Campus Housing

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Campus Housing

Reviews

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5 College Sophomore

Campus Housing: I do not currently live on campus but I have lots of friends that do and have seen their dorms. They are really nice and I plan on living here next semester

3 College Freshman

Campus Housing: I've heard that some of them look like jail cells, but I'm a commuter and don't plan on living on campus.

3 College Freshman

Campus Housing: Each room has its own wifi box and thermostat, along with AC controls for air flow from the vents. There are two rooms connected by the bathroom in between in the Potomac dorm, and while some may complain that certain amenities are broken, generally it is a decent experience. There are kitchens and trash rooms on each floor, along with family style restrooms in the common areas. If needed, cooking is possible, and pots can be rented throughout the year. The laundry rooms are in the basement, and the dorms are located close to the dining hall and only a 10 minute walk from campus. Socially, the RAs provide multiple opportunities throughout the year to socialize within the dorm, and often host meetings to go over rules and safety.

3 College Junior

Campus Housing: It would help if they had newer facilities.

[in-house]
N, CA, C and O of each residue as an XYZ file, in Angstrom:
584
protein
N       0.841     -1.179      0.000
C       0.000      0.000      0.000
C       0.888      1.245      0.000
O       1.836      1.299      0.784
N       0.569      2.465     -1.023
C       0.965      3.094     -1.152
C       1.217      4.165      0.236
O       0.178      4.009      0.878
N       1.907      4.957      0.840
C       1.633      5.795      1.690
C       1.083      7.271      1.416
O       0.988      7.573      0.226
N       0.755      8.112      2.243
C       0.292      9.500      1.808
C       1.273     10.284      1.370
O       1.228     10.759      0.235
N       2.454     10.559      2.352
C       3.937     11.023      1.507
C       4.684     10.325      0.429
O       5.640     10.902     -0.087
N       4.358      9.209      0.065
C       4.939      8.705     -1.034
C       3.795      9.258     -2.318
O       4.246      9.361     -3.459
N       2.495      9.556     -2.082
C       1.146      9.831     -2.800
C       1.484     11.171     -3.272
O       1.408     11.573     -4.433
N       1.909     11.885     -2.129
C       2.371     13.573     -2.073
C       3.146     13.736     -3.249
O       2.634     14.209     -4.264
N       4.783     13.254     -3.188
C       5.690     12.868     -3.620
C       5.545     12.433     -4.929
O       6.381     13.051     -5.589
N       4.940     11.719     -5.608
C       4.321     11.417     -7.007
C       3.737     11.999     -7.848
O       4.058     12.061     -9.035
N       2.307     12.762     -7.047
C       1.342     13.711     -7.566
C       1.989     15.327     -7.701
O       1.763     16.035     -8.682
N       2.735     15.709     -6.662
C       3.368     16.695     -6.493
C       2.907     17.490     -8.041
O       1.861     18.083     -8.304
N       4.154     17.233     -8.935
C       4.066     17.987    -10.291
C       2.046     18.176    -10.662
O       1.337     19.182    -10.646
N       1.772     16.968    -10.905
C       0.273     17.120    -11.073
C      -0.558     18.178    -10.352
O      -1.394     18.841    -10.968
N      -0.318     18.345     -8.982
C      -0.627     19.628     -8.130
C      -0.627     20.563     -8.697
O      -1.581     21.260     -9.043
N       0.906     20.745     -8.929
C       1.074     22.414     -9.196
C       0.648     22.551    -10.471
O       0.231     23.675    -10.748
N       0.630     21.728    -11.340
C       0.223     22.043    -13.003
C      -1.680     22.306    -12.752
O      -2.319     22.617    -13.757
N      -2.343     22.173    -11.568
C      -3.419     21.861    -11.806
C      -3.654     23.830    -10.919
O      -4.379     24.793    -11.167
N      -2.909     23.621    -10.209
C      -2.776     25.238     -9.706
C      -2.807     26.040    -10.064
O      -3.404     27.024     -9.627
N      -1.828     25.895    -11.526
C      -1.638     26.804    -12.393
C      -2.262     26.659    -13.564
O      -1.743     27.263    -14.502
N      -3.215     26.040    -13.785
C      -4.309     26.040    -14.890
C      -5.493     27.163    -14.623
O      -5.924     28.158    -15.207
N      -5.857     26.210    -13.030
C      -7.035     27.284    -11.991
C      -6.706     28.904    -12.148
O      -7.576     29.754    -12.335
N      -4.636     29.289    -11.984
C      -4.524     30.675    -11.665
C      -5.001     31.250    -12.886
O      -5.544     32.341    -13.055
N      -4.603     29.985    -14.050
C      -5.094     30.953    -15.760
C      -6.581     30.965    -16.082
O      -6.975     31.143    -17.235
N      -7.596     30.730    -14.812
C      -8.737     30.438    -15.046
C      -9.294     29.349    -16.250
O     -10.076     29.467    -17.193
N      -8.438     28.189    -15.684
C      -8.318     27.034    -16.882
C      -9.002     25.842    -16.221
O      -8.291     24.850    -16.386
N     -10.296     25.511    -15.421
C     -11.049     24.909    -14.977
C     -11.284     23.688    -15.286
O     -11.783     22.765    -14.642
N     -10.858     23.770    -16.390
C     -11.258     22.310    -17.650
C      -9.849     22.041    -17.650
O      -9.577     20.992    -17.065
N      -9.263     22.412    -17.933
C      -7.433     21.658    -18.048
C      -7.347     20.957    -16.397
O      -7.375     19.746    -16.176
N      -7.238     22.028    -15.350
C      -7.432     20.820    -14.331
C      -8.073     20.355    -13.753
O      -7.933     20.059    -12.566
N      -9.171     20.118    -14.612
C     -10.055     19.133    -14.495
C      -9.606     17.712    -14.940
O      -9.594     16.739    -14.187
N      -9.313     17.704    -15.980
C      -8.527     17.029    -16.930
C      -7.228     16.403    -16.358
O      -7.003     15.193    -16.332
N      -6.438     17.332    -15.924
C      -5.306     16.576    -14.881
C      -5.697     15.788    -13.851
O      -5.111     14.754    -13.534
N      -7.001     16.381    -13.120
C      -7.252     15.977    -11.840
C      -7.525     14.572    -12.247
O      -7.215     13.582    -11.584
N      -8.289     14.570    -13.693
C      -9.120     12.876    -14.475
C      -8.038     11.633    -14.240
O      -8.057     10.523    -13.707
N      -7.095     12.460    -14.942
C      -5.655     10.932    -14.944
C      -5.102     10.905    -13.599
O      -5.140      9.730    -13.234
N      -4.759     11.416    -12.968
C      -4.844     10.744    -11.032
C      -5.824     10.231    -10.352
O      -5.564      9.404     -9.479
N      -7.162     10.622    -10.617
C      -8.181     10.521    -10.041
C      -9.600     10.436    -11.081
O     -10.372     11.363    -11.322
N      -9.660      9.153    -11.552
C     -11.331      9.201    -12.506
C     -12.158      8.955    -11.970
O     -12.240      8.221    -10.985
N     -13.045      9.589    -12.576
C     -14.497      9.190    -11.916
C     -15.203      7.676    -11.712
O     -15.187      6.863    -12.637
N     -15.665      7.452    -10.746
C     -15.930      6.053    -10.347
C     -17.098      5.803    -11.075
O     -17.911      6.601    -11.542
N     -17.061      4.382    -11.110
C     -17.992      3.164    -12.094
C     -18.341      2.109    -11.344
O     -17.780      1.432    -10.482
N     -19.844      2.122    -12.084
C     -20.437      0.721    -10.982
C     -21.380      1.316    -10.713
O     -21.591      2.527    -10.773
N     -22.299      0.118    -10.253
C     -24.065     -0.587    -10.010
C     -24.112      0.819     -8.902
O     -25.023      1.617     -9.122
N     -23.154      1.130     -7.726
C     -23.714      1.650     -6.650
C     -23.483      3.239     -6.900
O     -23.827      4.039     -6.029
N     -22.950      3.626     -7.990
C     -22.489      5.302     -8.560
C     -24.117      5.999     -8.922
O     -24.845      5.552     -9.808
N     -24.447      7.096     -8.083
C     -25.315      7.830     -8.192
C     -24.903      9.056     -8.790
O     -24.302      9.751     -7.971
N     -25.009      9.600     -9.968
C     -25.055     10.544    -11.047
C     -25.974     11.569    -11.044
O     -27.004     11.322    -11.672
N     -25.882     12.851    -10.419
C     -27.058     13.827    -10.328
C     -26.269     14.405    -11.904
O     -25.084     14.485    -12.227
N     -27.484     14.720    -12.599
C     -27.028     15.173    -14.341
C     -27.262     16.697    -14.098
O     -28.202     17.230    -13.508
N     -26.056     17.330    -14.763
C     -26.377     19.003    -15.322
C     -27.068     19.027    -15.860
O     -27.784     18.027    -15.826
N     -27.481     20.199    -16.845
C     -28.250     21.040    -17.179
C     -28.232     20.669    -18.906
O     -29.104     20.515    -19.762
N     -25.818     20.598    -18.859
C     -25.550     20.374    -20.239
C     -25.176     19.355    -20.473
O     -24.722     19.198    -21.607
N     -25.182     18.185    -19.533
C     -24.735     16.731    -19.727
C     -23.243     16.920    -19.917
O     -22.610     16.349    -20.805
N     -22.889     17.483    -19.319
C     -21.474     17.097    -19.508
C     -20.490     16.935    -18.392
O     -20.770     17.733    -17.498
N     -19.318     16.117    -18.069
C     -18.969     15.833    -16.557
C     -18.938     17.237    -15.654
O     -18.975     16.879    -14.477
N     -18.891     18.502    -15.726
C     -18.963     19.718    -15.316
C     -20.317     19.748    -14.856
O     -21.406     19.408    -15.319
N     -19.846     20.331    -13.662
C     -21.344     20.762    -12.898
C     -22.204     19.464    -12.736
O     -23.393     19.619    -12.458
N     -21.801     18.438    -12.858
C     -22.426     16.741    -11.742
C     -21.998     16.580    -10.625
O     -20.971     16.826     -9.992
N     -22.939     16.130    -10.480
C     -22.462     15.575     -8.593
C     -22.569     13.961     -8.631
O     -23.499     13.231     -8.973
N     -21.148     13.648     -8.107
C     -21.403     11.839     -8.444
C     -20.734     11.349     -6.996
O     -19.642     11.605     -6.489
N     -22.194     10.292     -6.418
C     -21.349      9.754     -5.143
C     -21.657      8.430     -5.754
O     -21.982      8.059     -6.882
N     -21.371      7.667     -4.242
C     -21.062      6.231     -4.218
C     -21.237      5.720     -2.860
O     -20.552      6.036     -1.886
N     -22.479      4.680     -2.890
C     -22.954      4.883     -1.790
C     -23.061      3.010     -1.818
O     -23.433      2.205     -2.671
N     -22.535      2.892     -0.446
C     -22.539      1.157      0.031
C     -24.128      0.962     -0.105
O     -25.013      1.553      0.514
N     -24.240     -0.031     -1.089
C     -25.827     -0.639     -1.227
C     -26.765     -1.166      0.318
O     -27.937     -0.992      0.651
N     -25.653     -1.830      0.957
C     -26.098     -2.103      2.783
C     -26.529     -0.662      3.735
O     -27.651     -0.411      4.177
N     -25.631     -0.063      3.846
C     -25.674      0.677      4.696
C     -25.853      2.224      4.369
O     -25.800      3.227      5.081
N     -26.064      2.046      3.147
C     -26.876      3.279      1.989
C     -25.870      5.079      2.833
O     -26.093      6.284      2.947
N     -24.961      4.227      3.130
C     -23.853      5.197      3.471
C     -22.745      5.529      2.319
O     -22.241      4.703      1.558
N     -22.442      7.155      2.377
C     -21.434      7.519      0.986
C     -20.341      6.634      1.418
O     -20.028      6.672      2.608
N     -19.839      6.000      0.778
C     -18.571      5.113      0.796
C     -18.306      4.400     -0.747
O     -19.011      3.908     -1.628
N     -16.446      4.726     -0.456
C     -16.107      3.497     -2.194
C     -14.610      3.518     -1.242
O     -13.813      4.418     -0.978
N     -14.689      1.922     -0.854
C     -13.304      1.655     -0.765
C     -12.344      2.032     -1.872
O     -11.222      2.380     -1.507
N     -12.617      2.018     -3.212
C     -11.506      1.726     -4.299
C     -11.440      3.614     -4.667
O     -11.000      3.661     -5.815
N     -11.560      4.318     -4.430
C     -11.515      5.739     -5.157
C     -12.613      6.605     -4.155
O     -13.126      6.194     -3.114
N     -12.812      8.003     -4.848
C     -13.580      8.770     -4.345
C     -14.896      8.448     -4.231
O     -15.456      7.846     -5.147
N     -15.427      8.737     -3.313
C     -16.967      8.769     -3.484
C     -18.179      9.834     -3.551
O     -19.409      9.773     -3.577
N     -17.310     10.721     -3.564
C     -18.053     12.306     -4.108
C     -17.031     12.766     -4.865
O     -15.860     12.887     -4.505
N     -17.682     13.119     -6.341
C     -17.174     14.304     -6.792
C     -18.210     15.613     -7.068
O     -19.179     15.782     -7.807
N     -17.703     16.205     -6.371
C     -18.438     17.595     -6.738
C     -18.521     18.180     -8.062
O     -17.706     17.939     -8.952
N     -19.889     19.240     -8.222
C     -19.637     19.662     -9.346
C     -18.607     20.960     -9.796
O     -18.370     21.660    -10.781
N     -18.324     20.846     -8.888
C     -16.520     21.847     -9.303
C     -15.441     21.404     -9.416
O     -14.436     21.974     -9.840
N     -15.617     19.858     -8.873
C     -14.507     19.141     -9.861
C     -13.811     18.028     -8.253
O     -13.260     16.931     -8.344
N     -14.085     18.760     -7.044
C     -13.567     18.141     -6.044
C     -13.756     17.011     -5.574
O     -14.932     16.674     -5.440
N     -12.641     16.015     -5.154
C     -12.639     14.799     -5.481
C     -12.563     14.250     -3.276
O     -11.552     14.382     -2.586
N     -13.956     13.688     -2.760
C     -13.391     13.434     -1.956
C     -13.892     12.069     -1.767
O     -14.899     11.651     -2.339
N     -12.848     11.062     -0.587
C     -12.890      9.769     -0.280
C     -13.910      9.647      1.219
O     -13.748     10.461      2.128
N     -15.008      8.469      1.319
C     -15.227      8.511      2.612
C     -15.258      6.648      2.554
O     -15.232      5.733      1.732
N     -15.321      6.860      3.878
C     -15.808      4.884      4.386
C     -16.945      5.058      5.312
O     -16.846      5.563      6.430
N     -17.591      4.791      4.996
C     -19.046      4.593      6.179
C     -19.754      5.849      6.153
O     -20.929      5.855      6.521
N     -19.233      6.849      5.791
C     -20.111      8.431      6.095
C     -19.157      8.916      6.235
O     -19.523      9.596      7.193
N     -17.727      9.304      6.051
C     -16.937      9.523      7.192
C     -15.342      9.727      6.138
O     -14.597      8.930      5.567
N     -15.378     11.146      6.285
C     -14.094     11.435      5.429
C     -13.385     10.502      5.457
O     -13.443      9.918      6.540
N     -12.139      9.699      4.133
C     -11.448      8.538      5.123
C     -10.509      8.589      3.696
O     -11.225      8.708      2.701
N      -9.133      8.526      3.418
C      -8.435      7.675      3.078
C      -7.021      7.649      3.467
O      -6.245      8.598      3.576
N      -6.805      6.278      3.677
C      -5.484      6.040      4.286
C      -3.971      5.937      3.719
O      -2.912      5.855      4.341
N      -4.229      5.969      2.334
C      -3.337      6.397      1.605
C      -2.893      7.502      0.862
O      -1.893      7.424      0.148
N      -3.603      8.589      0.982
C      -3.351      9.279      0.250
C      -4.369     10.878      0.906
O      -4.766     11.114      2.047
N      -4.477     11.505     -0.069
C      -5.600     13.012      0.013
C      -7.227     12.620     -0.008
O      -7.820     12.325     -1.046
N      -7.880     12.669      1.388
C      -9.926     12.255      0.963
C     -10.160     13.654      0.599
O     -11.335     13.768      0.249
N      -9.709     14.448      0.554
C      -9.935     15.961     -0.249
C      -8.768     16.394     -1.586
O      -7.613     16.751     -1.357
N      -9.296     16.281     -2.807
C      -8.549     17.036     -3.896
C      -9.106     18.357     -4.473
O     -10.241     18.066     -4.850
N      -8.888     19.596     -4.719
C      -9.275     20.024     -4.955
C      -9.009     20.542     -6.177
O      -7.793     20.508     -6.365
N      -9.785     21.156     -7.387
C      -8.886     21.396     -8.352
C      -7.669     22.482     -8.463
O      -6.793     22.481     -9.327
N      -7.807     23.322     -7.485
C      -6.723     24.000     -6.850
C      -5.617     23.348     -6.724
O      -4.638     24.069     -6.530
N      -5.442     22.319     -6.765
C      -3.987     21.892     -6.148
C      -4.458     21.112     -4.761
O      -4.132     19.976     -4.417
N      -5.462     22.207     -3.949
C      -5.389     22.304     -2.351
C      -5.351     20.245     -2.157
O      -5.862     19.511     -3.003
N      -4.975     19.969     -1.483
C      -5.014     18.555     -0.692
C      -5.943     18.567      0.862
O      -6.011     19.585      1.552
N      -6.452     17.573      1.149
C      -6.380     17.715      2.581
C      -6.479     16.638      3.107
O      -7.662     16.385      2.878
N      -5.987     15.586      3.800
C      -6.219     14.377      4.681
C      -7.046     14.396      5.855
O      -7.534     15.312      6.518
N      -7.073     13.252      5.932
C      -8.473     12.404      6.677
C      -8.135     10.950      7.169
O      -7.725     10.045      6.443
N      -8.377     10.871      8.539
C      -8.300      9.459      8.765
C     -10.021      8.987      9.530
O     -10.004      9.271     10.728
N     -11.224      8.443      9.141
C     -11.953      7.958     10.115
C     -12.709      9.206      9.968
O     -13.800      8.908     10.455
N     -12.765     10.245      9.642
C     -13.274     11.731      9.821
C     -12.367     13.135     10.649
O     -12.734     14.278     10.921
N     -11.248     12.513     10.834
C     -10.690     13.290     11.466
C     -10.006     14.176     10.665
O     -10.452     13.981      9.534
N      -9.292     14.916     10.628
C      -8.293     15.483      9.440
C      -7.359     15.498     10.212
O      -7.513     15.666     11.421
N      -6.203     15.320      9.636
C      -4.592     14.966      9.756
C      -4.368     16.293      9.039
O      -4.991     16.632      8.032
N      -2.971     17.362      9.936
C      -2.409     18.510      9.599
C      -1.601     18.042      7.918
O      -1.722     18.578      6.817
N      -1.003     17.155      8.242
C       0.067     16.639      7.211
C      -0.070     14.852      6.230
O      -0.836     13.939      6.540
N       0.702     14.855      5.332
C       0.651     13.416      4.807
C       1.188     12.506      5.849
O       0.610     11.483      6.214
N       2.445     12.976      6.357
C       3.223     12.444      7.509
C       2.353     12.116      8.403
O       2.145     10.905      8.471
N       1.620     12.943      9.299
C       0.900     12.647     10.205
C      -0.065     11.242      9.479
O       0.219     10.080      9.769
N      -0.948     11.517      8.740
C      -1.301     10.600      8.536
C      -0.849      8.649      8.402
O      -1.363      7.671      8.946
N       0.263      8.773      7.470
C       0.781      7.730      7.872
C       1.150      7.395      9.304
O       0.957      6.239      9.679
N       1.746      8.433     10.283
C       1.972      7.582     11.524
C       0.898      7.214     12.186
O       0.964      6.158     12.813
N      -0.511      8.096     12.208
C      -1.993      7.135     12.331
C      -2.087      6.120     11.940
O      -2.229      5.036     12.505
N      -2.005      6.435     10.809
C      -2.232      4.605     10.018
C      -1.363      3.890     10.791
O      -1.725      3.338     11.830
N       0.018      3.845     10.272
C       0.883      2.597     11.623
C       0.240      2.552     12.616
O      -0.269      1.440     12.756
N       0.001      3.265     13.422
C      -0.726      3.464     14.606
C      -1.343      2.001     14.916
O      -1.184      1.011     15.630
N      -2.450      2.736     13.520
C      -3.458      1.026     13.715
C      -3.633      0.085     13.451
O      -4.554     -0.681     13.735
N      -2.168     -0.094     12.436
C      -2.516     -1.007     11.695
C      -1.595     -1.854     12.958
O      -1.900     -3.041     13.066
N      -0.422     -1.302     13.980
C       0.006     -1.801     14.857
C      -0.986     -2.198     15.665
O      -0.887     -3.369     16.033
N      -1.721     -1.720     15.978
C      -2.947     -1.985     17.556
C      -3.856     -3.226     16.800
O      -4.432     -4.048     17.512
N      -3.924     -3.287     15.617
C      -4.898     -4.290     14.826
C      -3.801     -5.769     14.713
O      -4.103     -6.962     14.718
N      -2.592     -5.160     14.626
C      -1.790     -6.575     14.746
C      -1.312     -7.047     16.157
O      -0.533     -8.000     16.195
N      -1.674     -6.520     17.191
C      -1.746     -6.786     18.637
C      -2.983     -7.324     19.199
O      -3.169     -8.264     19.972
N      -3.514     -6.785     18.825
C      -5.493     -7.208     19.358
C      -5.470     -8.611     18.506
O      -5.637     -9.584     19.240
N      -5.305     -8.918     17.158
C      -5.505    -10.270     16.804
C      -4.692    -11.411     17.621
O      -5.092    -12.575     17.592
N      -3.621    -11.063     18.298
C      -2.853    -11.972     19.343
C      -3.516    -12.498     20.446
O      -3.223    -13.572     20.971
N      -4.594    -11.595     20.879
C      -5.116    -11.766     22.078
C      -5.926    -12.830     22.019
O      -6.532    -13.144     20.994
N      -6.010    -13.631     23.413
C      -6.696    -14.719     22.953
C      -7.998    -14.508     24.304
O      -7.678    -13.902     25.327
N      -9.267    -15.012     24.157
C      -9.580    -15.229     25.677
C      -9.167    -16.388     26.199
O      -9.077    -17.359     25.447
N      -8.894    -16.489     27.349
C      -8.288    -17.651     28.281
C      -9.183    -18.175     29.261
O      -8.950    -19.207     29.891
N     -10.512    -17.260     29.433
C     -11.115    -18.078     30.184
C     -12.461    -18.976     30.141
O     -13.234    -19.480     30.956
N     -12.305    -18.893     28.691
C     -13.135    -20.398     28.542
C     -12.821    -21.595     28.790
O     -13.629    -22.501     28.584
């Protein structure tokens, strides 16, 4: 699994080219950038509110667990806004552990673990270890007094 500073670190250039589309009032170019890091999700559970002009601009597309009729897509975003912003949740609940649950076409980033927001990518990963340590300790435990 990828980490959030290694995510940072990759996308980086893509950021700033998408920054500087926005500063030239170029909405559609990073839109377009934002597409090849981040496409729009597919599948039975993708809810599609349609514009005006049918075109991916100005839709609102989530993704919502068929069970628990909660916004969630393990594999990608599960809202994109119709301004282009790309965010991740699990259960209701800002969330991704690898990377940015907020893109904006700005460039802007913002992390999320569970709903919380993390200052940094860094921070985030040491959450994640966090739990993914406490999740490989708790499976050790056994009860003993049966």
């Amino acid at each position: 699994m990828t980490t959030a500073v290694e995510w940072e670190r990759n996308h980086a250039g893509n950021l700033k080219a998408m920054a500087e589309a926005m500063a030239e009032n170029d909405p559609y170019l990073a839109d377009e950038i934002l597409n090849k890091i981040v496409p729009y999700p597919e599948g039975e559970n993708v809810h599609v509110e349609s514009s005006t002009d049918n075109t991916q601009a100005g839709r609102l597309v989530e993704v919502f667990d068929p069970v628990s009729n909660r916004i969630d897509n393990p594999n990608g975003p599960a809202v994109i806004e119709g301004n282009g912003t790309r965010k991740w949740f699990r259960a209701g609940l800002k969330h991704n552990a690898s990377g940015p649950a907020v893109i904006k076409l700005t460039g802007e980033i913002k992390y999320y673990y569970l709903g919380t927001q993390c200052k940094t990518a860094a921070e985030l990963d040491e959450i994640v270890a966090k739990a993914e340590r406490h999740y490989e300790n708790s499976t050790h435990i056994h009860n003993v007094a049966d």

3 College Sophomore

Campus Housing: The housing is decent, but it is on the other side of campus. Oh, and did I mention the school is on a hilltop? Be ready to lose a few pounds hiking to all your classes... :)

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Student Author OverviewWhat's this?

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Residential life at UMBC is excellent. There are various options for housing, as well as ways to socialize and participate in the residential community. The dorms are clean, large, and safe—students need to either swipe or show their residential identification cards to enter the building. There are private bathrooms in every dorm, and students can opt to either share or have their own room. Guests have to be accompanied or swiped in by a student who lives in the building or must leave a form of identification with the front desk. Upperclassmen and transfer students have the choice to live in campus apartments. Students who live in the dorms are required to purchase a meal plan, unlike students who live in the University-owned apartments. Apartments, for the most part, have four bedrooms, a living room, and a kitchen equipped with an oven. Living in the apartments offers more freedom than the dorms, which is the main reason most social gatherings/parties tend to take place in the apartments.